Skip to main content

Susanne Mandrup on fat cells and human health

  • from Shaastra :: vol 03 issue 04 :: May 2024
Susanne Mandrup studies fat cells to understand their profound impact on human health.

Biochemist and molecular biologist Susanne Mandrup on the importance of studying fat cells.

In the landscape of biological mysteries, fat cells loom large. And Susanne Mandrup is looking to solve that mystery with the diligence of a forensic 'fat investigator'. Mandrup, Director of the Center for Functional Genomics and Tissue Plasticity, and of the Center for Adipocyte Signaling, at the University of Southern Denmark, is peeling off the layers of complexity of fat cells to understand their profound impact on human health. She was the first to show how the structure of genetic material inside cells, called chromatin, changes as fat cells develop ( This established how fat-cell-specific features are established. For her lifelong work on understanding fat cells, Mandrup was in January 2024 given the Villum Kann Rasmussen Annual Award in Science and Technology, one of the largest Danish research awards. Excerpts from an interview to Shaastra:

What triggered your career interest in fat cells?

I've always been interested in understanding how genes are regulated. When I started looking at DNA in high school, I thought I need to understand how that is translated in the cell to become the basis for life. Studying fat cell differentiation, we can learn general aspects of stem cell differentiation and how gene regulation is coordinated to switch on specialised gene programmes in cells. In particular, we can understand how fat cells are developed. It turns out that fat cell development is extremely important for human health. We need fat cells, and (need) them to function properly, in order to be healthy.

What do we know about fat cells in humans?

We know they're important. Genetic variations that cause dysfunctional fat cells, so-called lipodystrophy, lead to metabolic diseases. Similarly, a lot of evidence points to fat cell dysfunction in obesity as a major driver of the metabolic complications associated with obesity. There's genetic predisposition to develop obesity complications; but it appears that you can be obese in a very unhealthy way or in a less unhealthy way. Less unhealthy obesity is associated with fat cell function genes.

What are the gaps your work looks to fill?

Our work is curiosity-driven and targeted at understanding fat cell development, fat cell function, and how fat cells function – not in the Petri dish, but in the natural environment, in the adipose tissue. There's no direct medical application of that, but it will lay the groundwork for future translational work. We have one study out where we looked at the mouse adipose tissue at single-cell resolution, and how it changes in obesity. Now we are working on both mouse and human studies looking at what happens when during weight loss: is there a lasting memory in the adipose tissue that we should be aware of, which maintains some dysfunction? Or can we direct the adipose tissue to become more functional, more metabolically active? What are the genetic variants in people that could lead to more rapid loss of dysfunction memory versus a slower loss of that memory?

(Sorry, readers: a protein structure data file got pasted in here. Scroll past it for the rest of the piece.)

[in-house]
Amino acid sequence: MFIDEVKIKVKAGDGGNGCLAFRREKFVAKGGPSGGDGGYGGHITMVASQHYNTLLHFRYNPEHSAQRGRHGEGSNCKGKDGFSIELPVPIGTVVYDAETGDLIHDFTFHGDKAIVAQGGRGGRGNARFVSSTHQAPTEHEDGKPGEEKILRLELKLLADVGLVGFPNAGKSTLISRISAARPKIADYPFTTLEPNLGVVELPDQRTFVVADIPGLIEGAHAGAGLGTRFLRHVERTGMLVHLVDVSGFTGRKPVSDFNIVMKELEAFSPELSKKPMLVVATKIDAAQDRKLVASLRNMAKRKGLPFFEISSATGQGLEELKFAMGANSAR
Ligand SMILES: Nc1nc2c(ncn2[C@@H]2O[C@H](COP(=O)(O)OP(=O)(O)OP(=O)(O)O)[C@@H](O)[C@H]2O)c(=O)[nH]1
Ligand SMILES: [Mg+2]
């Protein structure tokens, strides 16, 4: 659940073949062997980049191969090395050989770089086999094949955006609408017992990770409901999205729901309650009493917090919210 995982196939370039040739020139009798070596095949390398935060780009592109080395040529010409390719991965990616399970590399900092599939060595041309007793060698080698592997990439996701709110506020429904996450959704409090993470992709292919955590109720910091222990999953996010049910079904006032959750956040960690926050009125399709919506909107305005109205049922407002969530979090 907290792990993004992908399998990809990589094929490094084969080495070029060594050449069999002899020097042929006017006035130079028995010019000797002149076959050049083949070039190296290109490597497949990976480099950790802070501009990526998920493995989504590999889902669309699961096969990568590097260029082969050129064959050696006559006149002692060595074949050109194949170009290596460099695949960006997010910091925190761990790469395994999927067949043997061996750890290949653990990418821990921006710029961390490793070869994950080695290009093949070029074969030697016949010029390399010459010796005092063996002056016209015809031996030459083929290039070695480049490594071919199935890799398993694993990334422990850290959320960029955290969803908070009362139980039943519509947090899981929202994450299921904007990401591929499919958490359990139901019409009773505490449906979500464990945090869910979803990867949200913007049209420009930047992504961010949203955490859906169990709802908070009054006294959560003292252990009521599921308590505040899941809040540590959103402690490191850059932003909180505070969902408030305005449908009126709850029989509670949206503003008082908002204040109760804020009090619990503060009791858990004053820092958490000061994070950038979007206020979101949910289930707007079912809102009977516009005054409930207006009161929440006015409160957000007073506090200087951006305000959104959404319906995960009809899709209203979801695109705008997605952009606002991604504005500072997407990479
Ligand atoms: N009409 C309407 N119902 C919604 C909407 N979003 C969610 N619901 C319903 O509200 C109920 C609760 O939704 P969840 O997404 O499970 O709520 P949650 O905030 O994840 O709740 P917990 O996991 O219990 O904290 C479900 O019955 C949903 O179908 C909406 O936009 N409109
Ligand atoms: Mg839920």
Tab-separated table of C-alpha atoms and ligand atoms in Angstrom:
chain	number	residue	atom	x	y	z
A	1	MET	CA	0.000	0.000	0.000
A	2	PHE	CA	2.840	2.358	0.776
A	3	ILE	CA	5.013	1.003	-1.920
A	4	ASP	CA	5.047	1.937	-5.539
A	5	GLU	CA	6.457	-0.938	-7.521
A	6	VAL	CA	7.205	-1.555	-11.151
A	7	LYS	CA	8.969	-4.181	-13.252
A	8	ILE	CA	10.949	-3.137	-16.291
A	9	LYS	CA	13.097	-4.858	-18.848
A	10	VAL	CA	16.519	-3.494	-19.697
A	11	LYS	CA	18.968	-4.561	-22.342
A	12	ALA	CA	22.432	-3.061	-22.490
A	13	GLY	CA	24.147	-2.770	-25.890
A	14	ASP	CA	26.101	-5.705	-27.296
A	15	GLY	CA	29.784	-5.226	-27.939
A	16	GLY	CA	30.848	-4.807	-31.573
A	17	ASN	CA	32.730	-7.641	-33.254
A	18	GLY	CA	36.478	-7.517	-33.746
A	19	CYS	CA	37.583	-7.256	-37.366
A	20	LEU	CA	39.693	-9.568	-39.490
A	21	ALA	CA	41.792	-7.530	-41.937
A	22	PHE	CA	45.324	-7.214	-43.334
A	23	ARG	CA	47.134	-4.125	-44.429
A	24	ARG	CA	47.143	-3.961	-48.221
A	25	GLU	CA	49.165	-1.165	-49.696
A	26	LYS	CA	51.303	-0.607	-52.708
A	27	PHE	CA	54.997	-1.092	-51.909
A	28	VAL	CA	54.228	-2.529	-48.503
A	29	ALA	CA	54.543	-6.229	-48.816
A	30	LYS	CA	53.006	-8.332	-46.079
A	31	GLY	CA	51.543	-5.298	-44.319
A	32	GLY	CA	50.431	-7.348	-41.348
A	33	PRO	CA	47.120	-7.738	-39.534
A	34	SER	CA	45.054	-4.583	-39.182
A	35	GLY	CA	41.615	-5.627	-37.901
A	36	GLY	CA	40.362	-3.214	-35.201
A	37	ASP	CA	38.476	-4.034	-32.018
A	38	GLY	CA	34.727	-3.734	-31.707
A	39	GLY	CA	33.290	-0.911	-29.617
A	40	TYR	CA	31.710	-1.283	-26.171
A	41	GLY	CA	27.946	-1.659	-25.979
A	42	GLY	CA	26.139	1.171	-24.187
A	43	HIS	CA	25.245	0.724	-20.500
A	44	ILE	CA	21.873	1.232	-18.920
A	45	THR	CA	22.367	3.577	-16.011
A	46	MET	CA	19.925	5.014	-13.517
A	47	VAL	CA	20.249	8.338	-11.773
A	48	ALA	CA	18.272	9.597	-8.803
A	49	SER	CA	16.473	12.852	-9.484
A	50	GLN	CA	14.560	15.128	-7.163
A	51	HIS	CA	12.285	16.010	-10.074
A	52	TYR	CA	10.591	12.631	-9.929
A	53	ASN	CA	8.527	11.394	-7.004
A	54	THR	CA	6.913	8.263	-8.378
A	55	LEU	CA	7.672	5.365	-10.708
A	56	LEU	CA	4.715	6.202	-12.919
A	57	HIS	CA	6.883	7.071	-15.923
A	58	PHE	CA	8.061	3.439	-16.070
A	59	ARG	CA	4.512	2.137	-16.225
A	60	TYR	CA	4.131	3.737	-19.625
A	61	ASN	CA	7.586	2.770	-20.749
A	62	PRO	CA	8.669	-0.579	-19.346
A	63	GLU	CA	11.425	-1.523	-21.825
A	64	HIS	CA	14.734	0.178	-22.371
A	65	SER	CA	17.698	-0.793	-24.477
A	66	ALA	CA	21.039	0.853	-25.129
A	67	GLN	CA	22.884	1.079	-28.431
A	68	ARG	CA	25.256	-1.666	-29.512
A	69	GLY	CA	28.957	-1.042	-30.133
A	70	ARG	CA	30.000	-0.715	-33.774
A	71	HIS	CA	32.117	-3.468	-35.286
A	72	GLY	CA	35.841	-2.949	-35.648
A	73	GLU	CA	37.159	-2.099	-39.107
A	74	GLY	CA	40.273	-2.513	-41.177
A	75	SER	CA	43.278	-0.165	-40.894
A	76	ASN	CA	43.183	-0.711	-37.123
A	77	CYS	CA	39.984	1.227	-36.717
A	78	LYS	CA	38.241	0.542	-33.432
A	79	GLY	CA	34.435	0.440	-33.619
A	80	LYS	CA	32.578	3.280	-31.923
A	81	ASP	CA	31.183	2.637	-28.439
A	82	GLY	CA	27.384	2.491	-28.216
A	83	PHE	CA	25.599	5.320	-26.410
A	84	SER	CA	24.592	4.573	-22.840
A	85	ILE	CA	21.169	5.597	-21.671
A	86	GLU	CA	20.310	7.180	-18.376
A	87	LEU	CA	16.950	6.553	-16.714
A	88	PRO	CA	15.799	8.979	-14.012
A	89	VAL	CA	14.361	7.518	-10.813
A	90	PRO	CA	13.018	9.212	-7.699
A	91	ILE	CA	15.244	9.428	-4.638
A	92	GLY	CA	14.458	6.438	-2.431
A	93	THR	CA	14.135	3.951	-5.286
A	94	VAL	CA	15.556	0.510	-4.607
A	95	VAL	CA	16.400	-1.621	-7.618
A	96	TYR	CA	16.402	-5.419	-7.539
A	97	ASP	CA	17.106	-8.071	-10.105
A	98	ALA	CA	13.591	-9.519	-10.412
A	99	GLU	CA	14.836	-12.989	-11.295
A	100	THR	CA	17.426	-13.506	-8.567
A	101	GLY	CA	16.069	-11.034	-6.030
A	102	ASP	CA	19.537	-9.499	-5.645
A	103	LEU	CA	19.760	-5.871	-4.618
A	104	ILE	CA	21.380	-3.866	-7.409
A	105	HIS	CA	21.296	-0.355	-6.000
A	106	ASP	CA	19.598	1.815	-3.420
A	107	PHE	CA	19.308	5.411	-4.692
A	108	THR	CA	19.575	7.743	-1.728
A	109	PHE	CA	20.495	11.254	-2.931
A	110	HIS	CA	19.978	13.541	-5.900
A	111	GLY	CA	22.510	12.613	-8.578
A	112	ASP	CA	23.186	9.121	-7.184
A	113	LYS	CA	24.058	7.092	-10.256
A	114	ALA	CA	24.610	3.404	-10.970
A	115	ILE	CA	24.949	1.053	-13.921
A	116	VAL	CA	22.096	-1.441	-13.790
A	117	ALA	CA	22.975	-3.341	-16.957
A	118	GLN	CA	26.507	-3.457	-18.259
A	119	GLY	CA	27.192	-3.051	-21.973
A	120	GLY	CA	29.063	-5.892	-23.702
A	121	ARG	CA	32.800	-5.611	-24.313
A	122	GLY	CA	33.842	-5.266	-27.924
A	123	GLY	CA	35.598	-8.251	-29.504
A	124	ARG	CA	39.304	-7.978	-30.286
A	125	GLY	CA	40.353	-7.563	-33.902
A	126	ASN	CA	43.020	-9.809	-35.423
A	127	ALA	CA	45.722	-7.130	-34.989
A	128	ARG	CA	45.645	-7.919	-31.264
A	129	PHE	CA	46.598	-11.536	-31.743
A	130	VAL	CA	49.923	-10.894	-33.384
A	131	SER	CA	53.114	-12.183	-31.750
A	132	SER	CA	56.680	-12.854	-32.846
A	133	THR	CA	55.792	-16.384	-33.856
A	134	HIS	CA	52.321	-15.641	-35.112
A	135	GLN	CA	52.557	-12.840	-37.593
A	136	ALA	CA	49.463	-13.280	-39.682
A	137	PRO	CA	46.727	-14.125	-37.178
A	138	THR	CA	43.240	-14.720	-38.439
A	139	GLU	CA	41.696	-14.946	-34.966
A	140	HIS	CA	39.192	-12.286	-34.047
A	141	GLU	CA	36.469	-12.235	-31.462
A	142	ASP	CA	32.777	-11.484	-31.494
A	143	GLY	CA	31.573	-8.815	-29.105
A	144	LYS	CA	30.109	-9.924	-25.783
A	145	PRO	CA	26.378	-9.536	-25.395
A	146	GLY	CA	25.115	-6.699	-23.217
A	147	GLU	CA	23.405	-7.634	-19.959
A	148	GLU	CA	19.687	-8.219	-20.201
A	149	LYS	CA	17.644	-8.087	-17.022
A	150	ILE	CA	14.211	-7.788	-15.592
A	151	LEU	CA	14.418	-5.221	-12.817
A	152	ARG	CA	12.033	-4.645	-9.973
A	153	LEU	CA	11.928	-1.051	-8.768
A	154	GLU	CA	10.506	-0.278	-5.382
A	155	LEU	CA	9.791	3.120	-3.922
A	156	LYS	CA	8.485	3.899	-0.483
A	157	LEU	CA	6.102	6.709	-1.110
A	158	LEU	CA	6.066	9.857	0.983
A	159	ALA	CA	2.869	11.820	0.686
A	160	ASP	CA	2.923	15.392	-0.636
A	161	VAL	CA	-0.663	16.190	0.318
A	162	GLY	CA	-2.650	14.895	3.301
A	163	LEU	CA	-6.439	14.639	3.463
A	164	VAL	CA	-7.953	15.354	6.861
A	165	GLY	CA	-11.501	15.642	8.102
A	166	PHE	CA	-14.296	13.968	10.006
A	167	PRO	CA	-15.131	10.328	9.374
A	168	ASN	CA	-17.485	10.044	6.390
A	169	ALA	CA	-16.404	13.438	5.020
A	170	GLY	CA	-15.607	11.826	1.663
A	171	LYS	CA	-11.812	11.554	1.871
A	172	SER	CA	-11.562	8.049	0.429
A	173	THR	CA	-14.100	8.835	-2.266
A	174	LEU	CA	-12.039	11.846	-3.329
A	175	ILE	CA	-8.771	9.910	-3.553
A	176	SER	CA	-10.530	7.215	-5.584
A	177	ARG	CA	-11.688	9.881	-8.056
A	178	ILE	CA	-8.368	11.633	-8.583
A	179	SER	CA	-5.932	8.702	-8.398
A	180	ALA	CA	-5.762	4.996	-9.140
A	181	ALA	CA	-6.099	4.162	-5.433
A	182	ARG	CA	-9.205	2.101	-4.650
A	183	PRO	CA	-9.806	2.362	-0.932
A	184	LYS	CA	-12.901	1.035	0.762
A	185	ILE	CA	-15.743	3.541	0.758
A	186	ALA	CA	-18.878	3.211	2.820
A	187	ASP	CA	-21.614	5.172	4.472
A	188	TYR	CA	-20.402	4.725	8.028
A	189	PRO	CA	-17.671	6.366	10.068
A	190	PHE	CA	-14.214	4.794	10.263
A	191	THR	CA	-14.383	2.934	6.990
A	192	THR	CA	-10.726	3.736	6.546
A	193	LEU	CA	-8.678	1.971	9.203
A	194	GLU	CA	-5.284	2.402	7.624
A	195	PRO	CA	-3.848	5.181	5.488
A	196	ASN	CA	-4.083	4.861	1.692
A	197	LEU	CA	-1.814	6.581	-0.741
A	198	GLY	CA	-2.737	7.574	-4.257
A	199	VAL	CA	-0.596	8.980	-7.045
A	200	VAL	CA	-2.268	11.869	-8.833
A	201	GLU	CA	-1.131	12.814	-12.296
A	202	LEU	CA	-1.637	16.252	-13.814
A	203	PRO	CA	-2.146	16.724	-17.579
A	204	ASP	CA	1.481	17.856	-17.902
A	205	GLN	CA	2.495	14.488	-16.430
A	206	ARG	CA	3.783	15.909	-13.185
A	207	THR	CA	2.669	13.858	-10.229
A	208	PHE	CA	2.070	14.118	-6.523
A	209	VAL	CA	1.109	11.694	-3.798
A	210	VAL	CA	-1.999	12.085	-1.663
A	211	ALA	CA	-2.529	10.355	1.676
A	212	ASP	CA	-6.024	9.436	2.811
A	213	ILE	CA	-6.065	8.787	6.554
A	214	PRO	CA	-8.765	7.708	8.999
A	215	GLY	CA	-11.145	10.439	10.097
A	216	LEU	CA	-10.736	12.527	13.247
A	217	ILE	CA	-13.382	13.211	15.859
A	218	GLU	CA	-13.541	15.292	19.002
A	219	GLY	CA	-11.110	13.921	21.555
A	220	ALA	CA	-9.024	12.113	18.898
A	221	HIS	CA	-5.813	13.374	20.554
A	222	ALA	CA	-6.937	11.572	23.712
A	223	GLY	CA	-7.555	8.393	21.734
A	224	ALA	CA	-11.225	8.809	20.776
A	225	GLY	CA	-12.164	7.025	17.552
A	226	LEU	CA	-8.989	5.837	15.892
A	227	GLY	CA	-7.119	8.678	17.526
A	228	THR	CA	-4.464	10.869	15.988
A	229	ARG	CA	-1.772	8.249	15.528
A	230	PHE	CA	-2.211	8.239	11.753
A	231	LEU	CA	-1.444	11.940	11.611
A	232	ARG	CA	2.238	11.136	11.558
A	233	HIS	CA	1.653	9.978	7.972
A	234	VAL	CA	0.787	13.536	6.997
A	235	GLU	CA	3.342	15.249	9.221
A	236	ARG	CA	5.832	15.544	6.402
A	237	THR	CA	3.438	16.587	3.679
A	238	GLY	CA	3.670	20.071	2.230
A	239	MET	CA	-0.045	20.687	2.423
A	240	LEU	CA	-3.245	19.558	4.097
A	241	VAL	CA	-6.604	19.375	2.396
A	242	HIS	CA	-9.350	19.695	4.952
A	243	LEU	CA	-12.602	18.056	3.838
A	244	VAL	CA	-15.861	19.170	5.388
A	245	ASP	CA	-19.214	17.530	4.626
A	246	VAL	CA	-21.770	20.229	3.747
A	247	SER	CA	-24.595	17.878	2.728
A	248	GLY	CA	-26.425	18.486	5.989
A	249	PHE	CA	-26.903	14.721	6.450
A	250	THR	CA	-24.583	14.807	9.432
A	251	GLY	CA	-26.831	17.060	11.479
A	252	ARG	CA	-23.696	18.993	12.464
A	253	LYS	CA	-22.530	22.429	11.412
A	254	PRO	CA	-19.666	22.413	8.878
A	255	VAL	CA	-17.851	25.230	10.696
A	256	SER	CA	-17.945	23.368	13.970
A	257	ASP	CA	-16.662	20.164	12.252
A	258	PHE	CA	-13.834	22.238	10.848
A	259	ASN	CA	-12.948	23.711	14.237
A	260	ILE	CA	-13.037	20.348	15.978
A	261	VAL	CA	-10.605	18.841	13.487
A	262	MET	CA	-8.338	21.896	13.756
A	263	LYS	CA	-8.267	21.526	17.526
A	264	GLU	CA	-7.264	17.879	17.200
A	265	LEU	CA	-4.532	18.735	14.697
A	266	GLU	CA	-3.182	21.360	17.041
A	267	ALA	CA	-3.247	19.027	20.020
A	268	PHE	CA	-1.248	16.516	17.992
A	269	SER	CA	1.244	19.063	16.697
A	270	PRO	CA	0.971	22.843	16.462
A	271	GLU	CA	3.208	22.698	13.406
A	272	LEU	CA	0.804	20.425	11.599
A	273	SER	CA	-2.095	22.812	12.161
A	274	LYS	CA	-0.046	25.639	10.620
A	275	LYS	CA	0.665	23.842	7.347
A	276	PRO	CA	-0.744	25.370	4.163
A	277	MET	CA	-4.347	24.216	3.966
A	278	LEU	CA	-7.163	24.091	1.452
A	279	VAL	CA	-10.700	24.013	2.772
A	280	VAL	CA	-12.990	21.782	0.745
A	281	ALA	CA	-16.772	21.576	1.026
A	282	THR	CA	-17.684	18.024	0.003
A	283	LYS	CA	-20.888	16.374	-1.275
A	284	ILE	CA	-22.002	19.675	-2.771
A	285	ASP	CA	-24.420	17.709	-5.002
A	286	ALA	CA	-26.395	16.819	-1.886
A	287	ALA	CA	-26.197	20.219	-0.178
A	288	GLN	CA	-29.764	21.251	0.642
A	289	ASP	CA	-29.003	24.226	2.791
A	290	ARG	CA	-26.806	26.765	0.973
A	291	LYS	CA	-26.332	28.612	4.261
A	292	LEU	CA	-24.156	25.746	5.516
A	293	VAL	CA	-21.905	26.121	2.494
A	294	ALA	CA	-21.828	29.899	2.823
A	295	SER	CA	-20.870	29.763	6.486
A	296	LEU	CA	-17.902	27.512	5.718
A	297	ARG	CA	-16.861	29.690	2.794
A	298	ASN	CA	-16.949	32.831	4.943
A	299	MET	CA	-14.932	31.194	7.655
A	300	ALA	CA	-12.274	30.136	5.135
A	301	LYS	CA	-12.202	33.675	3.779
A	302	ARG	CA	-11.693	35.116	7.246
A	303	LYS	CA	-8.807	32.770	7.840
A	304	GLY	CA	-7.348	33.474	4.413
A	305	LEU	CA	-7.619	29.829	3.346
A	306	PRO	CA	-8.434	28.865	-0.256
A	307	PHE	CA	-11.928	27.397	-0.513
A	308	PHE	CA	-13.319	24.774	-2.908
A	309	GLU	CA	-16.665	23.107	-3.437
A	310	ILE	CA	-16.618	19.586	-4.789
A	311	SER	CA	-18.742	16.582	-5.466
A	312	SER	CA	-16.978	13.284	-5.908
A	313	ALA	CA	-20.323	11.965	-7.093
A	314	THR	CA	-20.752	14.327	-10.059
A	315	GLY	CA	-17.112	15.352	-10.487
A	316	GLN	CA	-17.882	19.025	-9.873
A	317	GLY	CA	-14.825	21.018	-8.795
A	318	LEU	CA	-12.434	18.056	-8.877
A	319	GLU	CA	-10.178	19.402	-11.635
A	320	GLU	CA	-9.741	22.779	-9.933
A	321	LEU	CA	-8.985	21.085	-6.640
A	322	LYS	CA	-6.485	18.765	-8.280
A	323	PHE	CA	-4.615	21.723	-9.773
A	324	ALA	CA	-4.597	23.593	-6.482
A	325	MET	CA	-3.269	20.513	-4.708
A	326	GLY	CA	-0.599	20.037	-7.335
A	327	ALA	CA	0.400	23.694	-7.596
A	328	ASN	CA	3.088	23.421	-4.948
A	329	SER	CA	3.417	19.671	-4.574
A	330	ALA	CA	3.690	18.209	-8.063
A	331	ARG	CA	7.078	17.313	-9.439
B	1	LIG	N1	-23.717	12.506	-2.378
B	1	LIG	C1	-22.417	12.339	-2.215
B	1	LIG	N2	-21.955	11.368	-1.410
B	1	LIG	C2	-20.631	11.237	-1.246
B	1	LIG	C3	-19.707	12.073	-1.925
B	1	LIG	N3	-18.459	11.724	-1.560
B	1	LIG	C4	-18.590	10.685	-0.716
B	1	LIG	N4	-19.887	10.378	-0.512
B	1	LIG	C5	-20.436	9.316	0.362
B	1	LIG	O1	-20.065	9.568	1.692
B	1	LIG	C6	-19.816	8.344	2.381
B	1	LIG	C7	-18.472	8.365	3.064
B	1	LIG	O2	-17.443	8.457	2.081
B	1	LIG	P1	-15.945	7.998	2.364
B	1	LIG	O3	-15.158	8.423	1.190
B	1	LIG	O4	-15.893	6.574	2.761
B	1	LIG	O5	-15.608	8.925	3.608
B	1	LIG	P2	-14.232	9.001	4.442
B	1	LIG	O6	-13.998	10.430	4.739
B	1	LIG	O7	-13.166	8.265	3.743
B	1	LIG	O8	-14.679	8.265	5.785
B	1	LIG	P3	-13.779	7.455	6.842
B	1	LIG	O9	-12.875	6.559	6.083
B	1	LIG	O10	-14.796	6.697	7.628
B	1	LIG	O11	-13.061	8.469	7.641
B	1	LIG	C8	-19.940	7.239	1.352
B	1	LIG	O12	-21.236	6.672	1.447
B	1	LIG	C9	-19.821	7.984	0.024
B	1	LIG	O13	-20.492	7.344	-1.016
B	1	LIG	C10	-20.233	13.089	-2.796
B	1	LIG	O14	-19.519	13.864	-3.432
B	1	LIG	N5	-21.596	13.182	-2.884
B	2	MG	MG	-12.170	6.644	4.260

"Fat cell development is important for human health. To be healthy, we need fat cells, and (need) them to function properly."

In your Nature Genetics study (, you looked at enhancer communities. What did it establish?

These regulatory sequences in DNA, called enhancers, function via the ability to recruit many different regulatory proteins called transcription factors and co-factors. By means of these big protein assemblies, enhancers can increase or decrease the expression of genes. We showed that enhancers form communities with other enhancers that come together in 3D, communicating with each other and enhancing each other's function. We showed that this cooperativity is important for the regulation of nearby genes.

In this context, what does 'expression of genes' mean?

In the DNA strand, you have a gene encoding a heritable trait. In order to express that trait, the gene needs to be copied to RNA. This RNA is then spliced by cutting out the parts that are not needed for the transcript. The spliced RNA is exported from the nucleus to ribosomes in the cytoplasm where it is translated to a protein.

How is gene expression related to comorbidities in obesity, and how is it related to diseases?

For a fat cell to function properly, it needs to express enough of those genes that make it able to handle fat, respond to signals and send out signals itself. Take insulin, an important hormone in adipocyte function: it tells the fat cell to take up more sugar and fat. And if the fat cell cannot respond to insulin, it will not be stimulated to take up fat and sugar, which will then go to other cells – like liver cells and muscle cells. This leads to dysfunction in these tissues. So, we need fat cells to extract the sugar and the fatty acids from the bloodstream. We also need fat cells for releasing hormones signalling to other tissues. It's important to know how fat cell genes are regulated because they're important for having healthy fat cells that can protect you from obesity comorbidities.